If you have been in one of my classes recently, this won’t be new to you. But I think it’s something we could all hear again and again. Celebrate your accomplishments, your victories, big and small, the milestones you pass.
This all started about two weeks ago when I needed to take a photo for my last blog post – Finding Confidence in Crop Tops and Sports Bras. Through the week I had been teaching a pose, Eka Pada Rajakapotasana, with the assist of a strap. It had been going well during my demos, so it seemed like a good pose to choose. I decided to try it without the strap just to see if I could swivel my arm around while keeping hold of my foot. That went well. Then I reached my other back and was able to get it down to my foot too. So then I thought, well let’s try just letting your head go back, which has always been what has scared me in past. Not only was that a success, but then as I kept my grip on my foot, my toe magically touched my head for a moment.
Eka Pada Rajakapotasana is a pose I normally do maybe once every two years, aka not very often. But each time I try it, it gets better and better. And this was my biggest feat yet. I was excited, awed, and proud. I’ve seen and felt a lot of changes in my body since starting my 300 hour training and I’m constantly amazed, but this was a whole new level. I felt strong, open, but fully in control. What normally happens when I get deep into a pose, I get excited and then immediately fall out. But this was sustainable. Since then I’ve continued to try new poses or new set ups in poses and have caught myself doing a little happy dance after each accomplishment.
I think we can all be too hard on ourselves. We get frustrated if there’s something we can’t do, especially in the yoga studio environment. If there’s a challenge in class, it can be frustrating if you can’t do it and look around to see other people making it look so damn easy. I have been that person, and will indefinitely continue to be. But we can’t compare ourselves to others. We all have different bodies, different strengths and weakness, different past experiences, and come into class from a variety of mindsets. If I feel defeated because maybe it was a tough day, or shit week, or awful month, even before trying something new, it never ends well. But when I go in with a positive attitude and the will to try even if I fail, things tend to go better. Plus, you have no idea where someone else is on their journey. It could be their first yoga class, or they could have been doing it for decades.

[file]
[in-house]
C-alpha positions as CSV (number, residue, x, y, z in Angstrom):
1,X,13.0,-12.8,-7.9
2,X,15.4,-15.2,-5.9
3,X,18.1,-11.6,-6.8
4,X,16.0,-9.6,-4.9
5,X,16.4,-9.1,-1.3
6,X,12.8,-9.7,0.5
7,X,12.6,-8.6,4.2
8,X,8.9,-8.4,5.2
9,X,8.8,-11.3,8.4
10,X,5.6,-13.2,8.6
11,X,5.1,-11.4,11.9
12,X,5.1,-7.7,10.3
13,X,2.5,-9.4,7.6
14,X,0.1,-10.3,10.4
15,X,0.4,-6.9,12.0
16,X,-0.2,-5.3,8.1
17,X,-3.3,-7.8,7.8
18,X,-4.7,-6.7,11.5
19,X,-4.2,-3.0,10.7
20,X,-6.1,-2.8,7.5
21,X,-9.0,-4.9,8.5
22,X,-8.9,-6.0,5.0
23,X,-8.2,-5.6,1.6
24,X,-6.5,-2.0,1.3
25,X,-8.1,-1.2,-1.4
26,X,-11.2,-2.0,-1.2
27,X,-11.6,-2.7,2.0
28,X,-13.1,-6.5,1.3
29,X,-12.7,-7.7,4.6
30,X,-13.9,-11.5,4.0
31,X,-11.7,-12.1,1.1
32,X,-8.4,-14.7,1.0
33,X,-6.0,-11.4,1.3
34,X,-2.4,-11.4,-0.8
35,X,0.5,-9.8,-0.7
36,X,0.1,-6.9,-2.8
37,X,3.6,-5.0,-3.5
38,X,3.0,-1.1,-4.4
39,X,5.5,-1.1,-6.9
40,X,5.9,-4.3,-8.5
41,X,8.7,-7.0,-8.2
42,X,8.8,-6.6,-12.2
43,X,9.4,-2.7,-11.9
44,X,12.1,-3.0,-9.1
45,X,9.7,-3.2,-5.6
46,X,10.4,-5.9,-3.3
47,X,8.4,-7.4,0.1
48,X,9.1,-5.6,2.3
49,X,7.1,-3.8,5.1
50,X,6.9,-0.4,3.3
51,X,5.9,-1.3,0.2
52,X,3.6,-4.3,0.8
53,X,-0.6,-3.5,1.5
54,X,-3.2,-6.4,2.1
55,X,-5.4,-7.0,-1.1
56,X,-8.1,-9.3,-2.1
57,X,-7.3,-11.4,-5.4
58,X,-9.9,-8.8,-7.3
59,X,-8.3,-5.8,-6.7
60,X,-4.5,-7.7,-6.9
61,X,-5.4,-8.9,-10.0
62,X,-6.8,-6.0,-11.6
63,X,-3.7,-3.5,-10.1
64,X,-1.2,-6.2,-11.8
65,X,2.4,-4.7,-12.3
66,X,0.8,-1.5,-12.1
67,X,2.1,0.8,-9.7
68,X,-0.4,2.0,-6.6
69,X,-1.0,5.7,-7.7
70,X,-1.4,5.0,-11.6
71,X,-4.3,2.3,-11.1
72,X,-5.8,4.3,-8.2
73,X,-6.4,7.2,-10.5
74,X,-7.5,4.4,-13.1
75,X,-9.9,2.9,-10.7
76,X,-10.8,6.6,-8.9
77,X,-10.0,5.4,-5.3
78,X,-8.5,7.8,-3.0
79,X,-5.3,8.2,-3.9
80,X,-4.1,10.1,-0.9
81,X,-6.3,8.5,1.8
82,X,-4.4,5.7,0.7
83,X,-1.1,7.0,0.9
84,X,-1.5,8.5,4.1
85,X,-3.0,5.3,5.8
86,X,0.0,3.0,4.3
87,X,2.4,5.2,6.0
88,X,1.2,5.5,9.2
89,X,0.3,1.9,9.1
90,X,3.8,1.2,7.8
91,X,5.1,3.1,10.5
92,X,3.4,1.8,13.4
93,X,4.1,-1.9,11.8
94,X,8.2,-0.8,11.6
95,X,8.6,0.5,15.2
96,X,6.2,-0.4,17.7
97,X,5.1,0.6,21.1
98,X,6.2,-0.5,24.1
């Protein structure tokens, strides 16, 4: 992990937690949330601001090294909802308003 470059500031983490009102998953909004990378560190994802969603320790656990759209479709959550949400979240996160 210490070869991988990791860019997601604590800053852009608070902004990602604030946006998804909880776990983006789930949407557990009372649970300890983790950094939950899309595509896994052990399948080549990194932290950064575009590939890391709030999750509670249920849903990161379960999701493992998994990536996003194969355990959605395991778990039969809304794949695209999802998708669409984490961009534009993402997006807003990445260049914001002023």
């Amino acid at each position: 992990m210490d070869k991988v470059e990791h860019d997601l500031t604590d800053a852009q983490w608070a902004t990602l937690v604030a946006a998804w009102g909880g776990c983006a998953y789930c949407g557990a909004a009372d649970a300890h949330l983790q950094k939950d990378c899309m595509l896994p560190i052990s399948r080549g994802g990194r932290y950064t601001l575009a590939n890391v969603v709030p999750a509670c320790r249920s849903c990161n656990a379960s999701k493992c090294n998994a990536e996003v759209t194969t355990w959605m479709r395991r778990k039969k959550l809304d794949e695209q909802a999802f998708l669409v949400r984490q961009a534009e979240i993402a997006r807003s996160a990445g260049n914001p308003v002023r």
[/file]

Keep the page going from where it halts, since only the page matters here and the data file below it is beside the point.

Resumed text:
While you can’t compare yourself to others, you can compare yourself to you. If it’s the first time trying a pose, acknowledge that it’s your first attempt and you have to start somewhere. Maybe that’s as simple as having the courage to try. Then you continue to take the pose one step at a time for every attempt thereafter. If it’s your 100th time trying to the pose, acknowledge the differences from the first dozen times. Maybe it’s still not comfortable or easy, but do you feel more connected? Stronger? Flexible? Less scared? And by the thousandth time, it might feel like a whole new pose.
Whether you’re a beginner, an advanced practitioner, or somewhere in between, there will always be accomplishments to celebrate. Maybe it’s showing up to class. Or touching your fingertips to the floor in Uttanasana. Or perhaps it’s doing a handstand press in the middle of the room. No matter where you are on your journey, there will always be victories. There will always be something to celebrate. So do it. Do your own happy dance, smile uncontrollably, yell out in joy if you need to. Yoga is a practice and it will always have something to teach us. And while you’re on the journey, don’t forget to stop and smell the roses.